With children grown or careers successfully completed, Baby Boomers may find themselves with free time. A new Hopewell Township program hopes to match them with a fulfilling way to use it: Volunteering with a local fire company or first aid squad.
The benefits are mutual, shared Hopewell Valley Senior Services Coordinator Randi Knechel, who started the program. The volunteer organizations always need volunteers and can greatly benefit from the experience and skills these 50- and 60-somethings have to offer. And, in this stage of their lives, members of the generation that defied all the rules may find themselves craving a little structure.
“Newly retired people sometimes go into depression because they lack the schedule of going somewhere and doing something meaningful every day,” Knechel said. “Parents whose kids are now out of the house, who have no family to take care of, and whose day is done when the leave work at five, with no sporting events, concerts, or other activities may experience the same thing.”
Volunteering with an organization that literally saves the lives and property of your neighbors imparts a strong sense of purpose and is incredibly rewarding, Knechel said. “Learning new skills, or using a lifetime of skills in a new way, keeps a brain young — you’re never too old to learn something new!”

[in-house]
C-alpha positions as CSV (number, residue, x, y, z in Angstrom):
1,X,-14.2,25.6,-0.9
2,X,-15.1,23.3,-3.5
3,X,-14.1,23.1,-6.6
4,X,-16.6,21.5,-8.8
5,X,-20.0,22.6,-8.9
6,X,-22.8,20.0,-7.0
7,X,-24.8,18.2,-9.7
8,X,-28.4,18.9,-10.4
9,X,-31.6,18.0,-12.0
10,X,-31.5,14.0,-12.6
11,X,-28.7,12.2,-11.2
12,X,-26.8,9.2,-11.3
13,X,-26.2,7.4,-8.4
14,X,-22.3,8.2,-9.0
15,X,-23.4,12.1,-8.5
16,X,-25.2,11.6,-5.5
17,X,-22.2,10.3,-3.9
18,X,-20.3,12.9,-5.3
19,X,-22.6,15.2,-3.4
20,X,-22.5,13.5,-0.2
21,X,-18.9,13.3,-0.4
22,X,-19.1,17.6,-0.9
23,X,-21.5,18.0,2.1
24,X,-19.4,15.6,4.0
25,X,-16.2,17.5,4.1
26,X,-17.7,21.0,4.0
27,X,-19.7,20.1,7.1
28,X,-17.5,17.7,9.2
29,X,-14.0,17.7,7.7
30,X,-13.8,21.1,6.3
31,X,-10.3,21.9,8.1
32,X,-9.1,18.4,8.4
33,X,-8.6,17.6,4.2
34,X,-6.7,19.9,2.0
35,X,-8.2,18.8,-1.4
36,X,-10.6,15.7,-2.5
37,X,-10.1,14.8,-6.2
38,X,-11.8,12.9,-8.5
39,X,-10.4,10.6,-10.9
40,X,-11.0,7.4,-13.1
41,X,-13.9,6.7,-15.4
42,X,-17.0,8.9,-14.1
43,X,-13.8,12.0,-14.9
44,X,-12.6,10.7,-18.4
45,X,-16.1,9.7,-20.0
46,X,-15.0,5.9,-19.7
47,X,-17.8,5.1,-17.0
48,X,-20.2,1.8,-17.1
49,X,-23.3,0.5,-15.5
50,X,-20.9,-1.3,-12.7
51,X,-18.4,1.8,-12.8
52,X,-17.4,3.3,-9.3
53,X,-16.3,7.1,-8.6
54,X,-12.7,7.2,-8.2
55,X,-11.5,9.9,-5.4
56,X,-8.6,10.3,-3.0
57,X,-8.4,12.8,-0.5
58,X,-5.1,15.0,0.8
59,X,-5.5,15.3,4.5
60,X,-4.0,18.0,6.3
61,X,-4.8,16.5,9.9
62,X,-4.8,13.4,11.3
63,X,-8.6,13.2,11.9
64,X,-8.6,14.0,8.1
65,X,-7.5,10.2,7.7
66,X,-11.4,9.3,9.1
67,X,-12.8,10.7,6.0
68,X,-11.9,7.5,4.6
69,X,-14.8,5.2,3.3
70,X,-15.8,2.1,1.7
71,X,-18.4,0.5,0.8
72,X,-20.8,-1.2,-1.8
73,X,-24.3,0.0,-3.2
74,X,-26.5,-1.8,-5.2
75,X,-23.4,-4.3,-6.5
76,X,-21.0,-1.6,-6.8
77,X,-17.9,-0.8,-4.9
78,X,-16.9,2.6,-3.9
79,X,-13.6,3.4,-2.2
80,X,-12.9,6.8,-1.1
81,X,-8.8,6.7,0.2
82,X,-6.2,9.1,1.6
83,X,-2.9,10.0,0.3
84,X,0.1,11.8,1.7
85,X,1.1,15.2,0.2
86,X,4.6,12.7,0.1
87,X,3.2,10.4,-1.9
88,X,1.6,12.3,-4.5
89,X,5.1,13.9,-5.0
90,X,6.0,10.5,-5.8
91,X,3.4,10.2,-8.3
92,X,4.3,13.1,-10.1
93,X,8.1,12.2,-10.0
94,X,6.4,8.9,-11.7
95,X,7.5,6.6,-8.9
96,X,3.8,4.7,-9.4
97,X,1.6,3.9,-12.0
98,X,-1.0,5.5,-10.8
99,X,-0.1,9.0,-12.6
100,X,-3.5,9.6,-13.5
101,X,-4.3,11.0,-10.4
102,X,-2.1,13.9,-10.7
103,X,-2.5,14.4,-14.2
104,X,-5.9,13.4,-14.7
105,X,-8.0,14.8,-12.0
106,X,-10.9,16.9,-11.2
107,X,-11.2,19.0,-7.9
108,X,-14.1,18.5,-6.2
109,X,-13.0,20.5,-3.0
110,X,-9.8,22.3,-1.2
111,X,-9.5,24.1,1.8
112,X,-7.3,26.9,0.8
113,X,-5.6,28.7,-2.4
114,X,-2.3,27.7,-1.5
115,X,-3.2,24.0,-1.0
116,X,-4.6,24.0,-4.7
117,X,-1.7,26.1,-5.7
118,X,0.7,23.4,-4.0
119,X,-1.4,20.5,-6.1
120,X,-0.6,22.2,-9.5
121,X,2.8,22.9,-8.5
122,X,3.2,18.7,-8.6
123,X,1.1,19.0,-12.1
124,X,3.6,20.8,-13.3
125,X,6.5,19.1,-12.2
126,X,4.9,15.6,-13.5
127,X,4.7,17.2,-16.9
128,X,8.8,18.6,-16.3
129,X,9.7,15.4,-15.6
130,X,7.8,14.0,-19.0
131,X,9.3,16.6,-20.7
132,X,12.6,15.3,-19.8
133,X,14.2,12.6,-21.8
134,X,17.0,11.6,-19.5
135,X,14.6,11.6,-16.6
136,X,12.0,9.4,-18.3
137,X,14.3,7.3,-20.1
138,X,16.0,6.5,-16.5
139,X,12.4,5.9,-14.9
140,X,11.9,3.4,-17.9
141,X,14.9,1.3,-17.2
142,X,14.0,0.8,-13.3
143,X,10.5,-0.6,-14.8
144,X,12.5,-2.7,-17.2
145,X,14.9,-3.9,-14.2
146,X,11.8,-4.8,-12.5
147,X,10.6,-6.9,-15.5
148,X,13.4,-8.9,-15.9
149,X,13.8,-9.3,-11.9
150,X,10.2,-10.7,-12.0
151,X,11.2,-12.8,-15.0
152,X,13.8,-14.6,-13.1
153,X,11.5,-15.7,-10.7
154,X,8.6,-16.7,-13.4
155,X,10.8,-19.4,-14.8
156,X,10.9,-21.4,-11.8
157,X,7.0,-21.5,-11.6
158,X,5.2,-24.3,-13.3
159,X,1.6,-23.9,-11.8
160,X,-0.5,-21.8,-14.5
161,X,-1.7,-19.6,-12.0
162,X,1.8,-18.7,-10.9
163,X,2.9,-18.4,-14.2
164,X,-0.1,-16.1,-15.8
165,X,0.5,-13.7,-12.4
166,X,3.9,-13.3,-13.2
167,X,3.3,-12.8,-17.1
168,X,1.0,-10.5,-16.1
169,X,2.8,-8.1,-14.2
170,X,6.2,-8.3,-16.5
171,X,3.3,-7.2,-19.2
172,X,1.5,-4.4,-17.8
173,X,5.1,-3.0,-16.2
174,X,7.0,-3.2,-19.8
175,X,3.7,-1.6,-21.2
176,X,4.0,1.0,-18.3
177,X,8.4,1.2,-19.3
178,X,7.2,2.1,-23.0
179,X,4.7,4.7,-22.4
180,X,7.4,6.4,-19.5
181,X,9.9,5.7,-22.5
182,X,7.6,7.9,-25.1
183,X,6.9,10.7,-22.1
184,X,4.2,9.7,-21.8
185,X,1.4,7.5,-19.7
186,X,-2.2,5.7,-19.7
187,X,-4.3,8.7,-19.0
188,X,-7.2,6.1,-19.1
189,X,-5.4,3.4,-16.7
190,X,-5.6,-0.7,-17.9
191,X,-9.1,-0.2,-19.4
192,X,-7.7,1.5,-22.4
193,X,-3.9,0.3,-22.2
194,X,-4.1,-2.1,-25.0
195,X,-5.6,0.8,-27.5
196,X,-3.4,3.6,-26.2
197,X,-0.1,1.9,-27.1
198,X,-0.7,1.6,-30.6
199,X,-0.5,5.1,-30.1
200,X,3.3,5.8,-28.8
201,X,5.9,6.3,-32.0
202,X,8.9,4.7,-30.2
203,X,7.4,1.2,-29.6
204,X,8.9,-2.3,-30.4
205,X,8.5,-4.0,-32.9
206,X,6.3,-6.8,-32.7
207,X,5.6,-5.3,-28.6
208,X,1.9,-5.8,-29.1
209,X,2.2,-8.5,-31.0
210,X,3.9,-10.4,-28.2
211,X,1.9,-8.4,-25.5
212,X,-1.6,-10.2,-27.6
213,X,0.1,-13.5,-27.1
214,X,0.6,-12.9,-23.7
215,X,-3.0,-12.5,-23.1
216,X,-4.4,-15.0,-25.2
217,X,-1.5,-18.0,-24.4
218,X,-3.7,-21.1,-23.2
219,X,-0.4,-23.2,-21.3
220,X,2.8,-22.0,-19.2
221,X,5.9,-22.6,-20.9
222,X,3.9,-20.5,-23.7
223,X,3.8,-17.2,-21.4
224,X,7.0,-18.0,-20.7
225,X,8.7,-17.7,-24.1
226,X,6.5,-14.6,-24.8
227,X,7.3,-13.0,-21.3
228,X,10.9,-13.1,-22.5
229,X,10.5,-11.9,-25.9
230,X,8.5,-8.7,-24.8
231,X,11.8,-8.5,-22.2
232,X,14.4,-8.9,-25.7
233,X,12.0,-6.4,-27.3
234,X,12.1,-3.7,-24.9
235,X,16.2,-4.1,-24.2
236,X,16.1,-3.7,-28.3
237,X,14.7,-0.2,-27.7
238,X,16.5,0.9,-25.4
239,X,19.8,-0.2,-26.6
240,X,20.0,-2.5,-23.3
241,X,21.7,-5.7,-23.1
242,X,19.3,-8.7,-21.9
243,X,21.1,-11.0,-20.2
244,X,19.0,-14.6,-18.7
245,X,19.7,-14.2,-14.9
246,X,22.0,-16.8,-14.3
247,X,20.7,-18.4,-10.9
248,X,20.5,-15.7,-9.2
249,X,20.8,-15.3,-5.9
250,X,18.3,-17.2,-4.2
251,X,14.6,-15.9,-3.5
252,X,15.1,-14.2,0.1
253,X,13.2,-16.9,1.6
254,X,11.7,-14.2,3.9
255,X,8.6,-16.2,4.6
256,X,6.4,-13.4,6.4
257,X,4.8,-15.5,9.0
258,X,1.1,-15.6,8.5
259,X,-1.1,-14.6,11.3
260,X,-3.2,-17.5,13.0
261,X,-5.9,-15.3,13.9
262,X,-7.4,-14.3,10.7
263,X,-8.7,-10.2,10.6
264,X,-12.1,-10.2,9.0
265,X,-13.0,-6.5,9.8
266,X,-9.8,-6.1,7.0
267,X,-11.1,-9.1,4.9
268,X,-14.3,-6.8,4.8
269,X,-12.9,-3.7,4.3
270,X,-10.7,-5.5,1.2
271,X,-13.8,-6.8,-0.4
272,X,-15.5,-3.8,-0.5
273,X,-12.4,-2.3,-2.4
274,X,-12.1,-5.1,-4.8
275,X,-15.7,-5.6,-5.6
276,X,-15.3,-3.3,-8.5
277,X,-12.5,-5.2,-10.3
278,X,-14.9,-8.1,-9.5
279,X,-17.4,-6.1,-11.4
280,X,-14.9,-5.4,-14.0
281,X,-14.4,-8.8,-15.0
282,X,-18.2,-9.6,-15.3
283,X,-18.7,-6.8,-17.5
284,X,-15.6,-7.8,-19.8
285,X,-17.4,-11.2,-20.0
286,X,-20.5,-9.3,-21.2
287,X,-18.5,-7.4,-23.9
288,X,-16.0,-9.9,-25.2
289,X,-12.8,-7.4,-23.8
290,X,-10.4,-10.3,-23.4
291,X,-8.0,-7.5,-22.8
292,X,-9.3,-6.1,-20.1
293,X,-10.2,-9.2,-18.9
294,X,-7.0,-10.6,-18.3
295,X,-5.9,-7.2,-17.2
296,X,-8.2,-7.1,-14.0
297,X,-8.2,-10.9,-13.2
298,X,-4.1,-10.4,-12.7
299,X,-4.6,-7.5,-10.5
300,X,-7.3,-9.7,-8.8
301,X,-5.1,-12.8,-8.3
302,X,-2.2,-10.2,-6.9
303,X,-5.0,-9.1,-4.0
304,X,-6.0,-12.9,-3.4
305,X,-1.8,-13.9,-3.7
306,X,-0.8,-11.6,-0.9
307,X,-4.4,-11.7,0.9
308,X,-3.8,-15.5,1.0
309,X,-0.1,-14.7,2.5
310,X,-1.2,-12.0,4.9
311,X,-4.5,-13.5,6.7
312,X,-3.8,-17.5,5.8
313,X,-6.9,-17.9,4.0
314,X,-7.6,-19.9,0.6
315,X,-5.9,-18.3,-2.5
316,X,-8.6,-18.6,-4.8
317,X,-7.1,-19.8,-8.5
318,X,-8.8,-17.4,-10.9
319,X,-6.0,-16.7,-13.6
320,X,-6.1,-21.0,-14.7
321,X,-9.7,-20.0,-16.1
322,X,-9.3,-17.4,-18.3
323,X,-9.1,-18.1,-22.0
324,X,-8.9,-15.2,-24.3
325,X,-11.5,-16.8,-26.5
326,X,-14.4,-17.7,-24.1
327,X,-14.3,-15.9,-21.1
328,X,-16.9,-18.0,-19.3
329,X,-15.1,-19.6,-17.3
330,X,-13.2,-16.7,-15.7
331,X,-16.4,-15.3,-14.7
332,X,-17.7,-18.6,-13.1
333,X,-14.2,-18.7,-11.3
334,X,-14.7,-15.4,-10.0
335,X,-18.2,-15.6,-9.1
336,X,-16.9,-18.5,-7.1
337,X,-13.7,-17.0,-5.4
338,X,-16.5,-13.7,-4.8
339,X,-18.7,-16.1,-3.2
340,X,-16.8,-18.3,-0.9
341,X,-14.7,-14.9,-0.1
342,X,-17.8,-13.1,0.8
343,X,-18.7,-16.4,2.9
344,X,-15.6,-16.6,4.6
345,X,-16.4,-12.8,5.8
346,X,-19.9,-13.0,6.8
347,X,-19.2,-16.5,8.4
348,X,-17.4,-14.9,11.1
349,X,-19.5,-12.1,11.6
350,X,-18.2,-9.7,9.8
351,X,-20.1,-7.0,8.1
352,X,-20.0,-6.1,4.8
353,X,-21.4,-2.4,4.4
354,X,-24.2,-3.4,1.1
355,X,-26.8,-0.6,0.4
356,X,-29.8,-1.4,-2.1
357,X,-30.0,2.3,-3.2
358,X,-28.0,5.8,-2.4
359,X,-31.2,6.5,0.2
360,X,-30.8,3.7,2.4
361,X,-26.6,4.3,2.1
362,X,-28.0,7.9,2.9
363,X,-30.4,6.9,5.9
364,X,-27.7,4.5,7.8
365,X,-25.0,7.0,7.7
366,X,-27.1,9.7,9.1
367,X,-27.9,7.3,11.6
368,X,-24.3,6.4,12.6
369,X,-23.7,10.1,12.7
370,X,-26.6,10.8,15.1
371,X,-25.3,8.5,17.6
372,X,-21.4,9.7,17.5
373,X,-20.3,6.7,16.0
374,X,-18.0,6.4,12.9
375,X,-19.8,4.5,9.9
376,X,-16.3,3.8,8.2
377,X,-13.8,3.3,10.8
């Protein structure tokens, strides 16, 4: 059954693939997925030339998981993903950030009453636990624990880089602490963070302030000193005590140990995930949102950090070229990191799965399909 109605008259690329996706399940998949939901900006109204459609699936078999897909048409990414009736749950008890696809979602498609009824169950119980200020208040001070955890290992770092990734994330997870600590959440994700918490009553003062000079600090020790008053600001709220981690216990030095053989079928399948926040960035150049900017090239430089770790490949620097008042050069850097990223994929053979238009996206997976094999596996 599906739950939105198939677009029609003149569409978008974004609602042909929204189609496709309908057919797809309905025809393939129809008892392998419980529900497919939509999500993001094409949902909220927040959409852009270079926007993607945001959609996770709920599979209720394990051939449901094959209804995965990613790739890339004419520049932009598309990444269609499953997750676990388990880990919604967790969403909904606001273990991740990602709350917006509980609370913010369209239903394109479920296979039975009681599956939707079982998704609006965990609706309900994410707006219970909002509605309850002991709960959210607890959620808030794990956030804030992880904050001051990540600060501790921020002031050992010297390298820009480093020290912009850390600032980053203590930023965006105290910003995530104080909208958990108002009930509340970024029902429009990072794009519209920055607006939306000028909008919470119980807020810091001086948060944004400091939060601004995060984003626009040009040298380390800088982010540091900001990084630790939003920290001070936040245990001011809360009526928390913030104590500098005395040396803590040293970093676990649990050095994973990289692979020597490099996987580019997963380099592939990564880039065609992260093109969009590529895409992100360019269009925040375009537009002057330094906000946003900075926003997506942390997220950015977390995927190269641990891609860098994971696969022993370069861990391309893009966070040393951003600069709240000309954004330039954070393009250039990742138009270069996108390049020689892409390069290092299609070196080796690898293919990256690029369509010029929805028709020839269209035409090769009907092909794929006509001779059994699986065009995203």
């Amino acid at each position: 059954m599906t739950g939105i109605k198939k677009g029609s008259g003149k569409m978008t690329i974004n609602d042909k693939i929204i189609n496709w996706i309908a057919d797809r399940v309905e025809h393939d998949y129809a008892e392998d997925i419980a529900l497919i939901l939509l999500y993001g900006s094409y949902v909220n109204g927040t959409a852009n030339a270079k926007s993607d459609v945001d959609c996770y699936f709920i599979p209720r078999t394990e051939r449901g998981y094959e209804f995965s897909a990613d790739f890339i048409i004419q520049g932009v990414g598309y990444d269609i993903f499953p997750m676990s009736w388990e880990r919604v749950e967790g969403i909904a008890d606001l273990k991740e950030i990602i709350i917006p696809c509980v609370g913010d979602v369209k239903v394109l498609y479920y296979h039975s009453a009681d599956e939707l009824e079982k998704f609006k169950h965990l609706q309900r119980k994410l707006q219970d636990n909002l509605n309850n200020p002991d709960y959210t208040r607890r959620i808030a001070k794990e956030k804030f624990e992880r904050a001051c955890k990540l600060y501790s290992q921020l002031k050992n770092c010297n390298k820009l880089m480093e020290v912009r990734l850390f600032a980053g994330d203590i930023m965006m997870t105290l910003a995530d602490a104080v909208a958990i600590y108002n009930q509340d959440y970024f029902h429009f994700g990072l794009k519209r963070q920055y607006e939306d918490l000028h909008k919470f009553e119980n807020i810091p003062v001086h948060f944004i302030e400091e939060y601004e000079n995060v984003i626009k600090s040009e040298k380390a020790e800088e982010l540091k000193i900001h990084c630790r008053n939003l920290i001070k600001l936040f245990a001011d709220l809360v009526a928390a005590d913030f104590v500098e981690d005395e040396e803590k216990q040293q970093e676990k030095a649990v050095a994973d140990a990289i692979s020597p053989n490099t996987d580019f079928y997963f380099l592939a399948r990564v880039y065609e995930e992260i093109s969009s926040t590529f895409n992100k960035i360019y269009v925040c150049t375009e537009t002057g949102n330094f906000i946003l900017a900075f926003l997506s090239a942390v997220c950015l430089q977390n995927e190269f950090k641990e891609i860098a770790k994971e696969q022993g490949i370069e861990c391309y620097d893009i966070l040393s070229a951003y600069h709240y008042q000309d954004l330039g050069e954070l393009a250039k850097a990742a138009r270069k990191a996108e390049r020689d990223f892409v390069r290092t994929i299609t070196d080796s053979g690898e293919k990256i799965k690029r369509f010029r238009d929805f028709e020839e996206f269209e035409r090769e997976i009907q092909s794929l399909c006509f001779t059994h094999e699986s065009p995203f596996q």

Hopewell Fire Department & Emergency Medical Unit, Pennington Fire Company, Pennington First Aid Squad, and Union Fire Company & Rescue Squad all need volunteers. There are no upper age limits. There are physical requirements that must be met for all emergency response roles, but the need for other kinds of volunteers is also great.
“These organizations also need non-emergency members to do things like organize and lead special events and fundraisers, maintain the stations or squad house, and serve in administrative roles,” Knechel said. There doesn’t even need to be a specific time commitment, she added. “Something as simple as volunteering to help out at weekend events or being available to let the air conditioner guy in or show someone the banquet hall can make a big difference.”
Knechel, Hopewell Valley Senior Services Coordinator, is uniquely suited to start a program matching new retirees and empty nesters with the Hopewell Valley fire and EMS organizations who need them.
She’s focused on the needs of those 50-and-older in her career, and focused on the needs of fire and EMS as a volunteer. Knechel is president of Union Fire Company & Rescue Squad’s Ladies Auxiliary, with which she has volunteered for 13 years. Her Baby Boomer dad, Bryan Malkiewicz, is Union Fire’s chief.
Baby Boomers are already serving Hopewell Valley as fire company, rescue squad, and first aid squad volunteers. MercerMe will introduce readers to them in a series of articles this month!
Boomers, or those of any age interested in volunteering with a Hopewell Valley fire or EMS unit, should visit www.ProtectHopewellValley.com and click on “volunteer,” or call Hopewell Valley Chief of Emergency Services Matthew Martin at 609-537-0287.